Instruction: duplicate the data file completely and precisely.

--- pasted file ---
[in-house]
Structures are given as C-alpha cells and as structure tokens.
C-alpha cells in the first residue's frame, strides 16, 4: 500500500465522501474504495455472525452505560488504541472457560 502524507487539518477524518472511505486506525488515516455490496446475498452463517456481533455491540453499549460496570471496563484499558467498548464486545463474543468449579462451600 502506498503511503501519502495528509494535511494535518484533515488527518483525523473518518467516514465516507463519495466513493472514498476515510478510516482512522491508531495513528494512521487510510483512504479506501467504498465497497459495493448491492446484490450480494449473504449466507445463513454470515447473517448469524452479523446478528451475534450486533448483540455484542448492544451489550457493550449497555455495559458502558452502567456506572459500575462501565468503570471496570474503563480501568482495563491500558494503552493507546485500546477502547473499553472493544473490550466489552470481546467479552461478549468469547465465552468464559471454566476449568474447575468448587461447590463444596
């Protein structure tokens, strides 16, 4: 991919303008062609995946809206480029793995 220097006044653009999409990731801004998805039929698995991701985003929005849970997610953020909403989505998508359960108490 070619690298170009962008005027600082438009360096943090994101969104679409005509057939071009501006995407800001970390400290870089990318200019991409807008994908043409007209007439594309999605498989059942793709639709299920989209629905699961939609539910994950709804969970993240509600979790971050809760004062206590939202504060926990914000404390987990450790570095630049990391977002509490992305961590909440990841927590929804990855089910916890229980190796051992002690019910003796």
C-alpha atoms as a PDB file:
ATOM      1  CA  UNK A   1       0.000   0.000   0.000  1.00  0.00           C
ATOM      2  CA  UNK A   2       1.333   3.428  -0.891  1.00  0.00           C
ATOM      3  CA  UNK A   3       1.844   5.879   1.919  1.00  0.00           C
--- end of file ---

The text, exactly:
[in-house]
Structures are given as C-alpha cells and as structure tokens.
C-alpha cells in the first residue's frame, strides 16, 4: 500500500465522501474504495455472525452505560488504541472457560 502524507487539518477524518472511505486506525488515516455490496446475498452463517456481533455491540453499549460496570471496563484499558467498548464486545463474543468449579462451600 502506498503511503501519502495528509494535511494535518484533515488527518483525523473518518467516514465516507463519495466513493472514498476515510478510516482512522491508531495513528494512521487510510483512504479506501467504498465497497459495493448491492446484490450480494449473504449466507445463513454470515447473517448469524452479523446478528451475534450486533448483540455484542448492544451489550457493550449497555455495559458502558452502567456506572459500575462501565468503570471496570474503563480501568482495563491500558494503552493507546485500546477502547473499553472493544473490550466489552470481546467479552461478549468469547465465552468464559471454566476449568474447575468448587461447590463444596
């Protein structure tokens, strides 16, 4: 991919303008062609995946809206480029793995 220097006044653009999409990731801004998805039929698995991701985003929005849970997610953020909403989505998508359960108490 070619690298170009962008005027600082438009360096943090994101969104679409005509057939071009501006995407800001970390400290870089990318200019991409807008994908043409007209007439594309999605498989059942793709639709299920989209629905699961939609539910994950709804969970993240509600979790971050809760004062206590939202504060926990914000404390987990450790570095630049990391977002509490992305961590909440990841927590929804990855089910916890229980190796051992002690019910003796």
C-alpha atoms as a PDB file:
ATOM      1  CA  UNK A   1       0.000   0.000   0.000  1.00  0.00           C
ATOM      2  CA  UNK A   2       1.333   3.428  -0.891  1.00  0.00           C
ATOM      3  CA  UNK A   3       1.844   5.879   1.919  1.00  0.00           C